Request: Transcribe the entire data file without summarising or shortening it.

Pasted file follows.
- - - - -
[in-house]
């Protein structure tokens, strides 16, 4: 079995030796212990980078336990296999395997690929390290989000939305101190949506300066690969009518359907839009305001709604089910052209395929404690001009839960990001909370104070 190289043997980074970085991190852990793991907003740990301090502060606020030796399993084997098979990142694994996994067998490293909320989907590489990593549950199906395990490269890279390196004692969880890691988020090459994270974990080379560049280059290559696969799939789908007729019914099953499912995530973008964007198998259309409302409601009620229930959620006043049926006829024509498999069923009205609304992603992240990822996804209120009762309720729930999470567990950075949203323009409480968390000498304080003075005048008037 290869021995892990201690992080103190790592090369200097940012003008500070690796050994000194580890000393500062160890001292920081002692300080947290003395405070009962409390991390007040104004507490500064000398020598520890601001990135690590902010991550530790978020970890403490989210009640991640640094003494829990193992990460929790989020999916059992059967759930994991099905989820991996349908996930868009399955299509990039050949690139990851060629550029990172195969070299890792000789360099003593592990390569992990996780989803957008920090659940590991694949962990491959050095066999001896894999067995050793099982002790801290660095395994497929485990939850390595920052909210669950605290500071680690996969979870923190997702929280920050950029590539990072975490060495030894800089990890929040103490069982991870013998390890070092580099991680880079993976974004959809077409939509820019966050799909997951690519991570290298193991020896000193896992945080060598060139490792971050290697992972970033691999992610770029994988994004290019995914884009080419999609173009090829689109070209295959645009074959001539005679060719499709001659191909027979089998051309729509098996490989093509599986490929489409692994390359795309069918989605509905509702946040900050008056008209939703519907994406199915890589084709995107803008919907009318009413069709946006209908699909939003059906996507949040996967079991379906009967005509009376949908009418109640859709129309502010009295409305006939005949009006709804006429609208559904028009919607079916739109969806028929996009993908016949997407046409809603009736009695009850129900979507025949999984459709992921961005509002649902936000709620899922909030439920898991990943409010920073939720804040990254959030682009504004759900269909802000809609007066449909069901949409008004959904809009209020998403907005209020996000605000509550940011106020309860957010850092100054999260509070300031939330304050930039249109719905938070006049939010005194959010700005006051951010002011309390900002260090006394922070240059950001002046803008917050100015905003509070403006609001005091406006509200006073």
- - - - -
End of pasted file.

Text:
[in-house]
């Protein structure tokens, strides 16, 4: 079995030796212990980078336990296999395997690929390290989000939305101190949506300066690969009518359907839009305001709604089910052209395929404690001009839960990001909370104070 190289043997980074970085991190852990793991907003740990301090502060606020030796399993084997098979990142694994996994067998490293909320989907590489990593549950199906395990490269890279390196004692969880890691988020090459994270974990080379560049280059290559696969799939789908007729019914099953499912995530973008964007198998259309409302409601009620229930959620006043049926006829024509498999069923009205609304992603992240990822996804209120009762309720729930999470567990950075949203323009409480968390000498304080003075005048008037 290869021995892990201690992080103190790592090369200097940012003008500070690796050994000194580890000393500062160890001292920081002692300080947290003395405070009962409390991390007040104004507490500064000398020598520890601001990135690590902010991550530790978020970890403490989210009640991640640094003494829990193992990460929790989020999916059992059967759930994991099905989820991996349908996930868009399955299509990039050949690139990851060629550029990172195969070299890792000789360099003593592990390569992990996780989803957008920090659940590991694949962990491959050095066999001896894999067995050793099982002790801290660095395994497929485990939850390595920052909210669950605290500071680690996969979870923190997702929280920050950029590539990072975490060495030894800089990890929040103490069982991870013998390890070092580099991680880079993976974004959809077409939509820019966050799909997951690519991570290298193991020896000193896992945080060598060139490792971050290697992972970033691999992610770029994988994004290019995914884009080419999609173009090829689109070209295959645009074959001539005679060719499709001659191909027979089998051309729509098996490989093509599986490929489409692994390359795309069918989605509905509702946040900050008056008209939703519907994406199915890589084709995107803008919907009318009413069709946006209908699909939003059906996507949040996967079991379906009967005509009376949908009418109640859709129309502010009295409305006939005949009006709804006429609208559904028009919607079916739109969806028929996009993908016949997407046409809603009736009695009850129900979507025949999984459709992921961005509002649902936000709620899922909030439920898991990943409010920073939720804040990254959030682009504004759900269909802000809609007066449909069901949409008004959904809009209020998403907005209020996000605000509550940011106020309860957010850092100054999260509070300031939330304050930039249109719905938070006049939010005194959010700005006051951010002011309390900002260090006394922070240059950001002046803008917050100015905003509070403006609001005091406006509200006073």